If your loved one has become incapacitated or needs support to take care of their personal or financial tasks, you may want to look into seeking a guardianship or conservatorship. When you seek a guardianship or conservatorship, you should realize that getting one approved will limit your loved one’s rights. This is usually the last-ditch effort families use to make sure an elder or incapacitated adult has the care they need.
If you would like to begin the process, you will need to start by filing a petition for a guardianship and/or conservatorship. There are filing fees that will vary based on the county.
If you are a single person filing the petition, you’ll need to fill out every page of the petition. For cases where you and other people will be seeking guardianship or a conservatorship simultaneously, you will need to file a petition together.
Do you need a referral to get a guardianship or conservatorship?
Sort of. When only a single person files a petition, they will need to include the affidavit from a licensed clinical social worker, psychologist, or physician that took place within the last 15 days prior to filing the petition. This affidavit will need to indicate that your loved one can no longer manage their own finances or care and needs a guardianship or conservatorship to protect their overall well-being.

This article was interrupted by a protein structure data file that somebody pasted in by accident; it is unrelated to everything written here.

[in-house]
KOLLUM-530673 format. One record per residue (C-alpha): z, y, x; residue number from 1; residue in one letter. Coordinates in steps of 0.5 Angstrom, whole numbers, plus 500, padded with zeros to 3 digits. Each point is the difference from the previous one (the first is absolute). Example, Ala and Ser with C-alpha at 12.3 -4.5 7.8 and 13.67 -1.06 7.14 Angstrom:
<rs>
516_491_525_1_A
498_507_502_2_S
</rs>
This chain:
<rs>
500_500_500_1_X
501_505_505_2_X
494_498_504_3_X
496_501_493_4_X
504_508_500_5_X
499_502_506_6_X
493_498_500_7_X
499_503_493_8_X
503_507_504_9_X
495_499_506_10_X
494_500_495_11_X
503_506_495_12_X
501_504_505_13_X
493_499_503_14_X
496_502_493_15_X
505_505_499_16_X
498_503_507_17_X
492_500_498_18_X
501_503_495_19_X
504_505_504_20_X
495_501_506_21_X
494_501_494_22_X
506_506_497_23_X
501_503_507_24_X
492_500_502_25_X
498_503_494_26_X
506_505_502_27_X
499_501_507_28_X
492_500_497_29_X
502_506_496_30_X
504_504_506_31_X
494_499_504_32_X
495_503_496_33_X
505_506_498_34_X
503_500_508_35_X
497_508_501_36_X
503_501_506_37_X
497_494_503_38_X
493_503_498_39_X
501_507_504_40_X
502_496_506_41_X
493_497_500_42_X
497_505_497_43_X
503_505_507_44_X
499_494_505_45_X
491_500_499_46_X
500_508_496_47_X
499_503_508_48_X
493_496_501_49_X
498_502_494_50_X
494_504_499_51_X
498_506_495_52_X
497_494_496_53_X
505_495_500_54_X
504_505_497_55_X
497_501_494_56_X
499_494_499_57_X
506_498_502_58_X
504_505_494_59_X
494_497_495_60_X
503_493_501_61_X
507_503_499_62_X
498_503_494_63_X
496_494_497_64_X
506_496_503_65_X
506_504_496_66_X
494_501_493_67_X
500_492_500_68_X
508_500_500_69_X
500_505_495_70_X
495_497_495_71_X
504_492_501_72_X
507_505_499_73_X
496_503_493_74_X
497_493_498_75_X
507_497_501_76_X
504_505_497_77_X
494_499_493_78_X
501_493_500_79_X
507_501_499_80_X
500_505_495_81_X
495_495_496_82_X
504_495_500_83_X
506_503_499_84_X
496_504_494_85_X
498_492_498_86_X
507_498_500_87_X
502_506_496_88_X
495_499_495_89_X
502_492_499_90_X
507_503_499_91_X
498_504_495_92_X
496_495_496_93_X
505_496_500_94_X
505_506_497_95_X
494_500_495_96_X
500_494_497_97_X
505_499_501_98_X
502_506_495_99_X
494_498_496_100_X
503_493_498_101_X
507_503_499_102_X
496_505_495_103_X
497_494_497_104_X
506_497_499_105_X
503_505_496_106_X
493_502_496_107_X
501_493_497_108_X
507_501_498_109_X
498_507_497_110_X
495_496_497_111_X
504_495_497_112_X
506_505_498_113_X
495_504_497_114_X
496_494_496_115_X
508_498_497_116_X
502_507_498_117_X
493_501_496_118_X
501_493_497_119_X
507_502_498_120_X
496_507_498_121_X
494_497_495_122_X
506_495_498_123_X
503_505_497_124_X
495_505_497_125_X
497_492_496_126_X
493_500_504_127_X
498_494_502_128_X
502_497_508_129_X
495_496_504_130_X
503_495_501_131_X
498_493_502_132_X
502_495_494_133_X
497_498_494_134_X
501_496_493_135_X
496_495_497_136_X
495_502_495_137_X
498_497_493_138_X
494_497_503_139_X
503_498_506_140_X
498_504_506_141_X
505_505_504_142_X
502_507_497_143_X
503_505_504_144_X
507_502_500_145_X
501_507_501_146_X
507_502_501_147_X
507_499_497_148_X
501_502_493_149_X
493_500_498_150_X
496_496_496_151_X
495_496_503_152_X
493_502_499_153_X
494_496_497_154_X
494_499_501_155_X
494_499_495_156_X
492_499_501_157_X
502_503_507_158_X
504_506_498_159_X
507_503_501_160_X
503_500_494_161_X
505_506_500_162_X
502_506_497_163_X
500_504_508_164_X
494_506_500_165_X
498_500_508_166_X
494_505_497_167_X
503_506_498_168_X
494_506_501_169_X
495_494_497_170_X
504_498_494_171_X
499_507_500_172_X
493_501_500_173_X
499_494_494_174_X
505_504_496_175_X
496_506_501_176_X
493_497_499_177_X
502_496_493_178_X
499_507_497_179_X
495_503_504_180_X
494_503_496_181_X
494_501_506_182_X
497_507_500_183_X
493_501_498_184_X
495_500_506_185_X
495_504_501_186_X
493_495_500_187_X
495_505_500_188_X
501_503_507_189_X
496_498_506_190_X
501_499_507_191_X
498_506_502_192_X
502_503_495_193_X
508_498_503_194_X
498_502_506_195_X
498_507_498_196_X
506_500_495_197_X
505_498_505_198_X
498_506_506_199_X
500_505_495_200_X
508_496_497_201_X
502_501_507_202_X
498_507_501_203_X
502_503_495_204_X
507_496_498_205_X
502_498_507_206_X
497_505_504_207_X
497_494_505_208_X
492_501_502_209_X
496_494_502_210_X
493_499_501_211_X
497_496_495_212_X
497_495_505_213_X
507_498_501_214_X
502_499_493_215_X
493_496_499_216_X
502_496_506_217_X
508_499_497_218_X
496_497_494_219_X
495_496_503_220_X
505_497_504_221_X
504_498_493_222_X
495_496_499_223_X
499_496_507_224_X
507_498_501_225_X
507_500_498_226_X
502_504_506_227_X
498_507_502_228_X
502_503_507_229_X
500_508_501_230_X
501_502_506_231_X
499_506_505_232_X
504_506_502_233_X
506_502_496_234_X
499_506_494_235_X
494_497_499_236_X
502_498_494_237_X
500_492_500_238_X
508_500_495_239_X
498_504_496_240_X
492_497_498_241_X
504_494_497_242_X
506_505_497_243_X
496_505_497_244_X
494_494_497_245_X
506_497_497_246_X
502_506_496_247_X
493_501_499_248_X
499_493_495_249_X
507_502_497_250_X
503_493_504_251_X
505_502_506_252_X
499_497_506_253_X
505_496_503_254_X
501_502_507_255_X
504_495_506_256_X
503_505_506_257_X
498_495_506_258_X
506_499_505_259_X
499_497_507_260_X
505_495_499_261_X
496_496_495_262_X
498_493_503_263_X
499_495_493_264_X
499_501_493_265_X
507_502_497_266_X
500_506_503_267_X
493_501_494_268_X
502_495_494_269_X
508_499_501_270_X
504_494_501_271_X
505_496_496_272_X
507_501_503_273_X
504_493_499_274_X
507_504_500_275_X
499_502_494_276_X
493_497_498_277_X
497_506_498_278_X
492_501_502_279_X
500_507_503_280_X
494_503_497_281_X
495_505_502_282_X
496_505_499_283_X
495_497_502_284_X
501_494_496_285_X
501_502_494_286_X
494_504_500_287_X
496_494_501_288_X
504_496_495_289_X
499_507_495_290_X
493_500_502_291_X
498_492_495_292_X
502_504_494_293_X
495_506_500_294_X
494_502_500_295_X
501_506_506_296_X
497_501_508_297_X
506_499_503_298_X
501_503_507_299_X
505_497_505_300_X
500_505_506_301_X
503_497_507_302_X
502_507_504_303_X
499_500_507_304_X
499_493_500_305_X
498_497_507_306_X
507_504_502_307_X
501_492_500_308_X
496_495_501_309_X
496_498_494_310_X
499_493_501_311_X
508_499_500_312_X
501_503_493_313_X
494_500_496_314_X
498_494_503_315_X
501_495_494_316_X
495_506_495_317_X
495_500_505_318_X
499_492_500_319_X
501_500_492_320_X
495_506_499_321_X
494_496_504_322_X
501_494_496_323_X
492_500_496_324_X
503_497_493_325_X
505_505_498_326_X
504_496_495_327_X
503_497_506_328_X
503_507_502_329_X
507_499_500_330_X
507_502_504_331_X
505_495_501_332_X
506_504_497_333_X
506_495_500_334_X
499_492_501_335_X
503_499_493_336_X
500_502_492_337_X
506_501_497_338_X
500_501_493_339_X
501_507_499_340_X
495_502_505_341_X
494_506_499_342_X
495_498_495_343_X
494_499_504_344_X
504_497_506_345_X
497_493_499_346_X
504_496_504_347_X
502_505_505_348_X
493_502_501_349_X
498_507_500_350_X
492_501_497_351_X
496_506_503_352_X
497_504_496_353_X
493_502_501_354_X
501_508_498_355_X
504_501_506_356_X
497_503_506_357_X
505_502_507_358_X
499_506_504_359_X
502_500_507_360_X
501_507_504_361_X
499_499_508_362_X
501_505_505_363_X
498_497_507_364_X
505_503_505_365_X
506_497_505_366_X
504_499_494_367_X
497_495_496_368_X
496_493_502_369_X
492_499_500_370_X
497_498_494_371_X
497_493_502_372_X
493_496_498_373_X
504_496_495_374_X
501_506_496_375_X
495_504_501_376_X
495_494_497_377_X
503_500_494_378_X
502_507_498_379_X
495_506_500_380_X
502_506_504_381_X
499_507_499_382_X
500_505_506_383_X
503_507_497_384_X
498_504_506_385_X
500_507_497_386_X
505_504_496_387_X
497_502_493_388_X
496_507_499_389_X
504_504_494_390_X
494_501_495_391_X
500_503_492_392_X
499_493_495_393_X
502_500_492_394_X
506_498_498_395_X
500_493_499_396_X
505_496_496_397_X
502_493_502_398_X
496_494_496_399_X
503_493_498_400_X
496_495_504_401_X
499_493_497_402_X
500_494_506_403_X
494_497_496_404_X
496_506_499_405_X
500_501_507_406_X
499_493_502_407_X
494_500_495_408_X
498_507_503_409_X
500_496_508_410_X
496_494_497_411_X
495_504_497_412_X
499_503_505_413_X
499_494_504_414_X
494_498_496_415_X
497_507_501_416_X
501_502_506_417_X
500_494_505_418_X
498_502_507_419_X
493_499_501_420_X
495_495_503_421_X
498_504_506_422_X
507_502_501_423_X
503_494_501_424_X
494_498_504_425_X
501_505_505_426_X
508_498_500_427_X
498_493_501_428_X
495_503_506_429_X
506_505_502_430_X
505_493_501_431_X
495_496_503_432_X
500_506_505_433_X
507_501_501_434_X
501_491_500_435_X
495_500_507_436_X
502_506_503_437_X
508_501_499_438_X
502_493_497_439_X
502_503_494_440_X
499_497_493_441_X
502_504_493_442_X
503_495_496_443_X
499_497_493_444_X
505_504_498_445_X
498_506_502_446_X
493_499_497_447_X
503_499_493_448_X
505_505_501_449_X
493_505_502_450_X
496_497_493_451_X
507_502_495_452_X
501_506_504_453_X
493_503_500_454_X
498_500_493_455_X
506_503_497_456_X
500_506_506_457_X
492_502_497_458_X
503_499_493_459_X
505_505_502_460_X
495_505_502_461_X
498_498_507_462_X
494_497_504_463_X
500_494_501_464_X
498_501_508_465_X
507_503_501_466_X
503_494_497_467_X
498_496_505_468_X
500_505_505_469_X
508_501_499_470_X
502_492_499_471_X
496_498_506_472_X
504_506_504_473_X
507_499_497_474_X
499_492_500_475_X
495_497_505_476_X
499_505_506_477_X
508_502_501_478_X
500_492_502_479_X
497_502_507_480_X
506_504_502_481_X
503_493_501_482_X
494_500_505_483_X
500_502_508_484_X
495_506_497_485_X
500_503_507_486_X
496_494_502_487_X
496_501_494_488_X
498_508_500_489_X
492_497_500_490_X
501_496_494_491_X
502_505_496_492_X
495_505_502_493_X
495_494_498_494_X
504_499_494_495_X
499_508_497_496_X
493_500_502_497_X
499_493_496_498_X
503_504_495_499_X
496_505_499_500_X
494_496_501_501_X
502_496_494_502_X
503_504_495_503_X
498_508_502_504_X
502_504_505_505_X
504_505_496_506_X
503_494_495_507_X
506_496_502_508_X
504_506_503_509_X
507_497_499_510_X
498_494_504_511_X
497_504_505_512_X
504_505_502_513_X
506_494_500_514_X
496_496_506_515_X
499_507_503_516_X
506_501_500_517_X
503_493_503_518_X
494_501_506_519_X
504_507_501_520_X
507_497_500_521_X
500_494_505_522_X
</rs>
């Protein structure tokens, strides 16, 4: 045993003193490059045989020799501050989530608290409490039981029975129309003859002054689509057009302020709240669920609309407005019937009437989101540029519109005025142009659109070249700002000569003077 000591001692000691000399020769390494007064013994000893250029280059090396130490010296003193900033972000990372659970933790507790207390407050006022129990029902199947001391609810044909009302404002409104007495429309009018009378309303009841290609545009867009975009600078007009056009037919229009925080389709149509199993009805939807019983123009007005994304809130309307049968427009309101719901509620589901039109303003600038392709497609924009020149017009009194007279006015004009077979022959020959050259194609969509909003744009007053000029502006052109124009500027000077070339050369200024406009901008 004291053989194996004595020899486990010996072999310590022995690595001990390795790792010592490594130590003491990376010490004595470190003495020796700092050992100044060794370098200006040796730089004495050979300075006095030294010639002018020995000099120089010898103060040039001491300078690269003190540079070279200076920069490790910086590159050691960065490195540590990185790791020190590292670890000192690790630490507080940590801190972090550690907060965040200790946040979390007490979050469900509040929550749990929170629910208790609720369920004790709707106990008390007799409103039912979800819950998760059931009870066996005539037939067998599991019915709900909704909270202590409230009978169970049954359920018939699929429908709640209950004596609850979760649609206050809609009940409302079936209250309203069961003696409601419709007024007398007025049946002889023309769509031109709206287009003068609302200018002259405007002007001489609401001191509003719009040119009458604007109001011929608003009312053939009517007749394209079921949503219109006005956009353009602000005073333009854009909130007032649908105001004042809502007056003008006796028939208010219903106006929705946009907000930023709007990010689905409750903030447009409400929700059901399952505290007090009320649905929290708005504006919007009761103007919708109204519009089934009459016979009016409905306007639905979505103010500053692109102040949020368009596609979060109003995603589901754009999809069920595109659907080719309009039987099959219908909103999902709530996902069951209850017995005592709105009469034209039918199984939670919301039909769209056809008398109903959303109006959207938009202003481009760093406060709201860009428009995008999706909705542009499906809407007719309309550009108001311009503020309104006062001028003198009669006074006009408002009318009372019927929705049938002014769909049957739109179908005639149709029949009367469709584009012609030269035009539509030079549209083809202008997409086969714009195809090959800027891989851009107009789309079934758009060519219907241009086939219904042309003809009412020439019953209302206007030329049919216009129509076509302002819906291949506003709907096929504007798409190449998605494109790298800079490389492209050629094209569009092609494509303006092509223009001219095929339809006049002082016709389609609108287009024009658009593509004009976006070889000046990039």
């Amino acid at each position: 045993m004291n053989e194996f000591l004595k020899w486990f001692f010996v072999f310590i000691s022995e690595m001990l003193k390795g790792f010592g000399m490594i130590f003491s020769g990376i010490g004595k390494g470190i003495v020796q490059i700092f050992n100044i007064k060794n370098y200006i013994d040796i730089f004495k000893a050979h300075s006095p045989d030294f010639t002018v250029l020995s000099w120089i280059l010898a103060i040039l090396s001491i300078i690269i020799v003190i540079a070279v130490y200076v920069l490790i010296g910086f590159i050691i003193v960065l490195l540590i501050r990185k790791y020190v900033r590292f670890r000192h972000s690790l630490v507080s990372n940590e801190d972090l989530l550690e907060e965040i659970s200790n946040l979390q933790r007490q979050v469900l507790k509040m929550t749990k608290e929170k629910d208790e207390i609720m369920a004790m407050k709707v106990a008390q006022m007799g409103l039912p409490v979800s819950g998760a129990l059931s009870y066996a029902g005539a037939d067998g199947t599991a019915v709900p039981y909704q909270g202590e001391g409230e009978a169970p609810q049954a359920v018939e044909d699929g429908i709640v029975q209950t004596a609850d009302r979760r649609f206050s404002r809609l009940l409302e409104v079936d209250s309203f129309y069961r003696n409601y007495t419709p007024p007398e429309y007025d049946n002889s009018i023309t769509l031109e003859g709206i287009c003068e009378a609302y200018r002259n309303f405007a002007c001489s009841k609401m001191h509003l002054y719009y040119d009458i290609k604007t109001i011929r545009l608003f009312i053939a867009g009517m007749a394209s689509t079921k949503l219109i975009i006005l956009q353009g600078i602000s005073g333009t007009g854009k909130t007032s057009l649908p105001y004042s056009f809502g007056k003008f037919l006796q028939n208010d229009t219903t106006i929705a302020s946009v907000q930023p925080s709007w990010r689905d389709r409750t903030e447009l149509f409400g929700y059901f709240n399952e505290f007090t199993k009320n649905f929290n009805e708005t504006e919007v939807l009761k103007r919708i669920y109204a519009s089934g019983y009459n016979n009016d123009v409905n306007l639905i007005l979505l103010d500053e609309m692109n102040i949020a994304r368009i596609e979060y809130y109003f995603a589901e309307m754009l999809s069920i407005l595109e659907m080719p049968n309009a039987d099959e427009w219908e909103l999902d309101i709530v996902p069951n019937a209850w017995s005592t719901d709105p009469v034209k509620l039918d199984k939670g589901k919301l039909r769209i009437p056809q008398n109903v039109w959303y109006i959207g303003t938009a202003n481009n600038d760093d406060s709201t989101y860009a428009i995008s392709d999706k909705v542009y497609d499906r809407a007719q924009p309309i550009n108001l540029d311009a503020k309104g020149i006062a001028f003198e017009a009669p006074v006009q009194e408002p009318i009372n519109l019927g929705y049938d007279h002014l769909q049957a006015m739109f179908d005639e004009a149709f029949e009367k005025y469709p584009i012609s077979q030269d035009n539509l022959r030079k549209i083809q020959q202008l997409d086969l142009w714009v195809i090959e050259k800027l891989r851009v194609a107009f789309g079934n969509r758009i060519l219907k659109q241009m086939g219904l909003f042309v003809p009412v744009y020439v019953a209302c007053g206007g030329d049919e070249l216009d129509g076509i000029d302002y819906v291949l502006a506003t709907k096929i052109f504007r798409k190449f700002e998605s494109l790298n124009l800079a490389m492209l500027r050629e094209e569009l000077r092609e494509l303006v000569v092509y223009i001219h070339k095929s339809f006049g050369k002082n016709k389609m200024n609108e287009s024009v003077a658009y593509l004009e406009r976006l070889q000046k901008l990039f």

Will your loved one need to go through another medical exam?
Yes. The proposed ward will be given a copy of the petition by the sheriff’s department (or sometimes through other means). Then, a licensed clinical social worker, psychologist or physician appointed by the court will go to visit the ward at their home. They do this to evaluate their health and abilities, so they can decide if the guardianship or conservatorship would be warranted based on their own professional opinion.
The proposed ward will also be assigned an attorney by the court, but they do have a right to seek out their own attorney as well. If it is found that the person needs support with a guardianship or conservatorship, then the court may assign them one after the judge receives all the appropriate information and documentation to assign the Letters of Guardianship or Conservatorship.